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It was during his residence in the last named place that he performed the most of his literary work. Marvelous does it seem to find this young man writing articles for the best reviews of England, learning languages and dialects in order to apply their treasures to his commenced magnum opus, ministering to the spiritual wants of a large congregation, and all this with a constitutionally delicate and now diseased body. The consumption had fastened upon his lungs, and cessation from ministerial labor was his only reasonable hope of protracting life. It was a bitter day to him when he parted with his Church, but submission to God was no new lesson for him to learn. The subsequent intervals of strength he devoted mainly to composition; and he died in great peace of mind in the thirty-fifth year of his age, but shortly after the emphatic utterance of the words, “ Yes, God is very good.” Thus ended, calmly as a summer day, a life singularly earnest, spiritual, and suggestive. Of all men Dr. Vaughan was best adapted to sketch it, for the intelligent interest and counsel of the father had much to do with the molding it; while in return there were confided to that father's heart all the plans, and hopes, and prospects of a nobly gifted son.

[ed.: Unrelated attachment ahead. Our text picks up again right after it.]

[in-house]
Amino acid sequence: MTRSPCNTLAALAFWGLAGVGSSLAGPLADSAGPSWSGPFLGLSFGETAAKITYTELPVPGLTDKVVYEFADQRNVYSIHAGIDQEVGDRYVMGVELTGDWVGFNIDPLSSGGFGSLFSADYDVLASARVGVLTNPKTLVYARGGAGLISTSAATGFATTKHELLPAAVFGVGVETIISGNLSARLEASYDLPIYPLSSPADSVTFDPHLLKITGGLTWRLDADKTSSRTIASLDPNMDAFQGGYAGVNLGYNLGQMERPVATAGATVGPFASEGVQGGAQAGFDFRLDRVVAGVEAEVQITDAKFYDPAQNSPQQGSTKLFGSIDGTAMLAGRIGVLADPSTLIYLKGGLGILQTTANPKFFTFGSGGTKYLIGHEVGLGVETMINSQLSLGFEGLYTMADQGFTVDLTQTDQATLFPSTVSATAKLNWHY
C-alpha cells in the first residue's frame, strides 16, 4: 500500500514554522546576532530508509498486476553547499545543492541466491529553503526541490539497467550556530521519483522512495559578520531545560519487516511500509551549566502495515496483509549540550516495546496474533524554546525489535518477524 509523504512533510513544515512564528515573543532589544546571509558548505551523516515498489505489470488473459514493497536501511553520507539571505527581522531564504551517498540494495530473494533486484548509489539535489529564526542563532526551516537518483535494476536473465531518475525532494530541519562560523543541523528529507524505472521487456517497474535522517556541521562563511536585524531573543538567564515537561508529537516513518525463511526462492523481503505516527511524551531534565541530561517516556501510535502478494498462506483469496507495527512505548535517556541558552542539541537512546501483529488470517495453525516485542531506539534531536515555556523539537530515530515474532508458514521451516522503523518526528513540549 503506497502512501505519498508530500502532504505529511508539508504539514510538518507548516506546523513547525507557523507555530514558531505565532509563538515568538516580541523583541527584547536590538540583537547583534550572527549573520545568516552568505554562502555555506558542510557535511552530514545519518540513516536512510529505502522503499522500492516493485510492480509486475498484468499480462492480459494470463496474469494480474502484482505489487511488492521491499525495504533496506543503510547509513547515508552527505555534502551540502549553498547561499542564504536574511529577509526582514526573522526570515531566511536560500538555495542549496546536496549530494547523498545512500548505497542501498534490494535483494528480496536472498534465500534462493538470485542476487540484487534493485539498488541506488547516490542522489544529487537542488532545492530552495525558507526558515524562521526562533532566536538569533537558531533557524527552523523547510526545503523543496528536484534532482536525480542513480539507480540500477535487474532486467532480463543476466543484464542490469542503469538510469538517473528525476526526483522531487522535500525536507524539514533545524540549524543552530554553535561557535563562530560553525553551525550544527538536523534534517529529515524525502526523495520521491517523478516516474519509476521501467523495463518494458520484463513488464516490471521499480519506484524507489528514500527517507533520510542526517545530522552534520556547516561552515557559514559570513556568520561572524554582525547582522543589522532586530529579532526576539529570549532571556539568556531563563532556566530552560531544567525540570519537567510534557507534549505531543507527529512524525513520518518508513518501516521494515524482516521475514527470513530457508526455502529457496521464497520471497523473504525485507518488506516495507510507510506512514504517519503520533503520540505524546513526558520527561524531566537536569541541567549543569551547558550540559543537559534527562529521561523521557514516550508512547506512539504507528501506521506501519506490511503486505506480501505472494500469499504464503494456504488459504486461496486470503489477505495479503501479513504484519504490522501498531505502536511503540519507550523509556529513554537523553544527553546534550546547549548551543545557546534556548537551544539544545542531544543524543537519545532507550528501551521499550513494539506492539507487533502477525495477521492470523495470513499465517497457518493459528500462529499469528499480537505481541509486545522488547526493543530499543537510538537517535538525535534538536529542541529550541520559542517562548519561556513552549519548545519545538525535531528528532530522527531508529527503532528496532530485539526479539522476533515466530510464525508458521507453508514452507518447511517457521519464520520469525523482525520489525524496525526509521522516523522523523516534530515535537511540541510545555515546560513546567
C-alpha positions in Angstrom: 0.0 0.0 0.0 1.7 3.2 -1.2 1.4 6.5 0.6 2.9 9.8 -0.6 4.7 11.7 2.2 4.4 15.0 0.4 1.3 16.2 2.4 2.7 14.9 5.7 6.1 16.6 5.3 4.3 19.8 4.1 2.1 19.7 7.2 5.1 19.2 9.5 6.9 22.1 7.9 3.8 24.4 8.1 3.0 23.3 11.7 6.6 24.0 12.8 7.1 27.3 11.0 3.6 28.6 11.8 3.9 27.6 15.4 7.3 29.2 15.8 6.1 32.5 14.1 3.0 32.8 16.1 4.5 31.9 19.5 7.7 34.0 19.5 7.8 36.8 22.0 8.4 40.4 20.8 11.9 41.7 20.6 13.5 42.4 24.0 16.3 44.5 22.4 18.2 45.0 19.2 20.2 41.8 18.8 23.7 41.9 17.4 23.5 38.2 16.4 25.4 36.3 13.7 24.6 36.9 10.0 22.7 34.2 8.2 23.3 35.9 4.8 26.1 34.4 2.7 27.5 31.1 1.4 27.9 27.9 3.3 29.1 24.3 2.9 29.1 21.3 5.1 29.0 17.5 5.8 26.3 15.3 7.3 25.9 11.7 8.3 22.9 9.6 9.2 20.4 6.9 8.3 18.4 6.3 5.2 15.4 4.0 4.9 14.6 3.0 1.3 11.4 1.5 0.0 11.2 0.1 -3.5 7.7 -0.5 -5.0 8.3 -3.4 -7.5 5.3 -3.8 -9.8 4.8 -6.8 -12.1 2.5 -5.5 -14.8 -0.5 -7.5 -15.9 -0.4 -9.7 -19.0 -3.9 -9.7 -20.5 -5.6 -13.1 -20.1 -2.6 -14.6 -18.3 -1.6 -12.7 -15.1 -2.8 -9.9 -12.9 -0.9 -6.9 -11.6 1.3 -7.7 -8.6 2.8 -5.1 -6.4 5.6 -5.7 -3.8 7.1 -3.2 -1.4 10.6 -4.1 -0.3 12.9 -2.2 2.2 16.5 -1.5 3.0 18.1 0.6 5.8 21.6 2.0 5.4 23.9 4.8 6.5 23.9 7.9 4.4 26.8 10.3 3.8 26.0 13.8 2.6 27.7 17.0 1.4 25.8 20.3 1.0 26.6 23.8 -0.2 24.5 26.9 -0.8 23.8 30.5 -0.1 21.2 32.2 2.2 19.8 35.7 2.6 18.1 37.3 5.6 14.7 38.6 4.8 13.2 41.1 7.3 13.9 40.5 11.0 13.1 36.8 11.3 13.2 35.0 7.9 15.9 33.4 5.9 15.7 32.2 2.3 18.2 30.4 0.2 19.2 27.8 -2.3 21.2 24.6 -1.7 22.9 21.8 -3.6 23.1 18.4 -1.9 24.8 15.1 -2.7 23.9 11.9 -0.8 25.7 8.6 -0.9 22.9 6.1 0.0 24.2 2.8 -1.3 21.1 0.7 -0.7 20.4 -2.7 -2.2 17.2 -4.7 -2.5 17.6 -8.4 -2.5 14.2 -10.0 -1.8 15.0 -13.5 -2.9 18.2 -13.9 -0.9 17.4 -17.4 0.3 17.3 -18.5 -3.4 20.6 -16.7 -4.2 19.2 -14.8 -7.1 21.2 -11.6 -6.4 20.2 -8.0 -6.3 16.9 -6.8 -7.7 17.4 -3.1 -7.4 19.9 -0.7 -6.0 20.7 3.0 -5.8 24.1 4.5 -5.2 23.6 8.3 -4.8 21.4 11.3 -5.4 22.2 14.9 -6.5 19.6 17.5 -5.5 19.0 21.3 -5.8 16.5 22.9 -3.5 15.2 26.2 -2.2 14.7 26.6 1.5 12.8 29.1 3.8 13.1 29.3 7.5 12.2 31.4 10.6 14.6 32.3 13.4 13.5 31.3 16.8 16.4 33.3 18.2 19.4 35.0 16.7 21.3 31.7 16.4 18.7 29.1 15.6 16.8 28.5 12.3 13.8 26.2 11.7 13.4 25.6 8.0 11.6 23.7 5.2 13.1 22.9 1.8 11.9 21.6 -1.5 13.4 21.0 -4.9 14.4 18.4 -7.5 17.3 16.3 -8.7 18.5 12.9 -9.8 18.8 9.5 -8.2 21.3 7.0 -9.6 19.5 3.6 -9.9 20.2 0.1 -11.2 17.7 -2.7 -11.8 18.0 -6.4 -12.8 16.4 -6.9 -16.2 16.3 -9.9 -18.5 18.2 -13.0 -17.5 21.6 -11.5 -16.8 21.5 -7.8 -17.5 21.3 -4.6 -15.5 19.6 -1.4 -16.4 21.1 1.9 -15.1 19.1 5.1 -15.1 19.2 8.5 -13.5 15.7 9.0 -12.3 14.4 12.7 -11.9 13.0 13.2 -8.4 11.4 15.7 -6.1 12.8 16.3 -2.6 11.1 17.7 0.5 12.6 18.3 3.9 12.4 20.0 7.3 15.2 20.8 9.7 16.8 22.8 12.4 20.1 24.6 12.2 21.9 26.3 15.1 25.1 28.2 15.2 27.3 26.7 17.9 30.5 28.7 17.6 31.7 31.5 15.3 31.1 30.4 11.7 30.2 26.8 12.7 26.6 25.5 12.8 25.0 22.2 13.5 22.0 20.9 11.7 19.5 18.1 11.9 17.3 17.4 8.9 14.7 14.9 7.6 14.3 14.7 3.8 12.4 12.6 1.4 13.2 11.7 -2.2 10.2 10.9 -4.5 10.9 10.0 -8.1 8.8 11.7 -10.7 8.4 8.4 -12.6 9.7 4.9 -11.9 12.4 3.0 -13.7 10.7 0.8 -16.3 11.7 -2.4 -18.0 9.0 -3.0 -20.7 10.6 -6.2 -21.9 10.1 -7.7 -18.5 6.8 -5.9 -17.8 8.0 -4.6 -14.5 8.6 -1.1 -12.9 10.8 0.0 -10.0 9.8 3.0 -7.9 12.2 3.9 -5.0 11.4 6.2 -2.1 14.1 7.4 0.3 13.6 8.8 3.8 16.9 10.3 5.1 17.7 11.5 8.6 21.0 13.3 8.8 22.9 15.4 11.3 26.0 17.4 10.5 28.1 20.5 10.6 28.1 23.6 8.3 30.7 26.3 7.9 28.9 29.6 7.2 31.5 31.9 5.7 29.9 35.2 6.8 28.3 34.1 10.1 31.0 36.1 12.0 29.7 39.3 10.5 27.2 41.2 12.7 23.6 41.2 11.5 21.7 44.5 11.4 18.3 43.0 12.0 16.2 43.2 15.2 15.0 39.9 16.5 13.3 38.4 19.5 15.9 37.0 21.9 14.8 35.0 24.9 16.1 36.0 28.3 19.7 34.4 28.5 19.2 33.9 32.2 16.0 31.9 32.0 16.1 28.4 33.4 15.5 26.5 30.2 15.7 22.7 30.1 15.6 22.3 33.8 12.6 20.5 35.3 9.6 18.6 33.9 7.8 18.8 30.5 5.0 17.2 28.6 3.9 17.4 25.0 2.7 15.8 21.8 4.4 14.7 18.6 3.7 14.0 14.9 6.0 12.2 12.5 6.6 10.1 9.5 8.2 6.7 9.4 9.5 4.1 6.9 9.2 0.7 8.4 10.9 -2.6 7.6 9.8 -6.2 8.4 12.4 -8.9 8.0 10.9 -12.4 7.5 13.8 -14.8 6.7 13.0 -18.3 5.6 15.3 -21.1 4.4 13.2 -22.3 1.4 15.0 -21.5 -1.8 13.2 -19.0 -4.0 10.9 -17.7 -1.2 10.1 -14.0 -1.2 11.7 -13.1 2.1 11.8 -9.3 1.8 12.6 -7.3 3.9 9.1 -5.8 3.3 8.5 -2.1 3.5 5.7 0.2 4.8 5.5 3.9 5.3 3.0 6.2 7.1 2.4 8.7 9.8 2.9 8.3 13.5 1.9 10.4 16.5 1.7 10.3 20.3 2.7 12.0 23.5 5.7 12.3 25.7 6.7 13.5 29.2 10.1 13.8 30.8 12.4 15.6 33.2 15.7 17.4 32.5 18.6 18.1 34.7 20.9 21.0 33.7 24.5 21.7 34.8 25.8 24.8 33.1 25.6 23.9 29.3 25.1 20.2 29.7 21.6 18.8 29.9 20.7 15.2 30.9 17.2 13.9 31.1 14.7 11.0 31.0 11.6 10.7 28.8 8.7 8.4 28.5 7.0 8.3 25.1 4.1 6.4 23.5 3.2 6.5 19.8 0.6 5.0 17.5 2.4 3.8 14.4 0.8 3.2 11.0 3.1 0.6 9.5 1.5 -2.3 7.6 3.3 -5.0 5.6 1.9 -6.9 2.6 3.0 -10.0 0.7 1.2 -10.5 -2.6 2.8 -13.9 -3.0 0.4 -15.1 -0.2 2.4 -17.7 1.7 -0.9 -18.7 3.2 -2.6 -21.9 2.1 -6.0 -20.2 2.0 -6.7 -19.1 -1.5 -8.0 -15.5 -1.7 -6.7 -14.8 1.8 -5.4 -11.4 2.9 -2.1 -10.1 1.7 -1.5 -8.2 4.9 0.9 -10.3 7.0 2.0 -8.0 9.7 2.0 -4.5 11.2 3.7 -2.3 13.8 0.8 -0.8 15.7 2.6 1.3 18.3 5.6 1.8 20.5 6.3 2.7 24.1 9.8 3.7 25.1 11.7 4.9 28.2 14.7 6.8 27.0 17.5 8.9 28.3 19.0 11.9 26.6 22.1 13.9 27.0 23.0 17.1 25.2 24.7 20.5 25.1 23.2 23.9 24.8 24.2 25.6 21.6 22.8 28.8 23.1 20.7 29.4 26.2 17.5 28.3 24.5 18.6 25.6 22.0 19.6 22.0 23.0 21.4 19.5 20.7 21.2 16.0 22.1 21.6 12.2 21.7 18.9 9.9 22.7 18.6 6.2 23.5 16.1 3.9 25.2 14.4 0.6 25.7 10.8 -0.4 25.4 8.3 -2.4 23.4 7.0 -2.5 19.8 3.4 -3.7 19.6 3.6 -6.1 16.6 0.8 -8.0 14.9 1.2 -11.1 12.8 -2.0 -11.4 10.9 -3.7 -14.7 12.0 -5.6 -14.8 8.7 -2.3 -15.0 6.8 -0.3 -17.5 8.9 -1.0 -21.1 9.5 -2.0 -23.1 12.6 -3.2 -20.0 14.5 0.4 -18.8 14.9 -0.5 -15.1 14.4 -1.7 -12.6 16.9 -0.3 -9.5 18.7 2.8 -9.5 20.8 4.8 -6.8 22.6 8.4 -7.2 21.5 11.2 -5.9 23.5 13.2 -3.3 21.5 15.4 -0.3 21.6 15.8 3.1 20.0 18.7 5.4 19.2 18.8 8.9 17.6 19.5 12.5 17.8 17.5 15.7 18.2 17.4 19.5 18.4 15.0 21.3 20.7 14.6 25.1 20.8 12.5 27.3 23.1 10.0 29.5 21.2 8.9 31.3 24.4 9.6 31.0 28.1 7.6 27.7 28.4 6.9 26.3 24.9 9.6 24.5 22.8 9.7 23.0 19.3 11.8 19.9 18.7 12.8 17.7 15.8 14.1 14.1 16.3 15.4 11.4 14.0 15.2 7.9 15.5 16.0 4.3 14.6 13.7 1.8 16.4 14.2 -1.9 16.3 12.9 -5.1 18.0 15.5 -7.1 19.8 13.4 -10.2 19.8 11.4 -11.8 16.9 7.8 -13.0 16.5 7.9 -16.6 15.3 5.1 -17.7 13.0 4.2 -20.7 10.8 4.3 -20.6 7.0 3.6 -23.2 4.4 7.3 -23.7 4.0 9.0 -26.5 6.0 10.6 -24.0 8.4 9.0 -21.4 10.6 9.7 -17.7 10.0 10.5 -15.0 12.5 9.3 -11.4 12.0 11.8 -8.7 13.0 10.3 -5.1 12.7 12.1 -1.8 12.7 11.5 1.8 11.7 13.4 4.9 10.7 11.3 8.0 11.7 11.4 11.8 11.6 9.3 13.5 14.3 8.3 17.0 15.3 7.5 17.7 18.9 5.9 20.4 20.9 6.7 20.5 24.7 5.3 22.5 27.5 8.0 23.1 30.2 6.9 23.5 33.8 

In passing through the rich gallery of the Essays we will only linger a moment before a few of the finest paintings. The article on Origen was Mr. Vaughan's first essay in Church history. The sources from which he was required to draw his materials were obscure and chaotic; but patient study, a sound judgment, and the imagination of the true poet have clothed the Alexandrian Father in such a modern but truthful dress as the most ardent admirer of patristic times would have deemed impossible. You are transported to an enchanted country, a Ulysses on Ogygia, but without the dangers of shipwreck or the wiles of Calypso. We first read the Origen in travel, commencing on the cars, and concluding in a superannuated, creaking stage. When finished it was like awaking from a dream; certainly were all history written in such a style, the world would read it as the richest romance. The studies pursued in connection with Origen, awakened in Mr. Vaughan's mind not only an interest in the mysticism of that day, but a strong inclination for the study of religious opinions throughout the Middle Ages. This was the source of his best essays, as also of the work on which his reputation now rests. In an article of the Eclectic Review, which we are guaranteed in ascribing to the chaste and scholarly pen of the Rev. John Brown Paton, of Sheffield, we find this mention: “This first historical study of his [the Origen of Mr. Vaughan]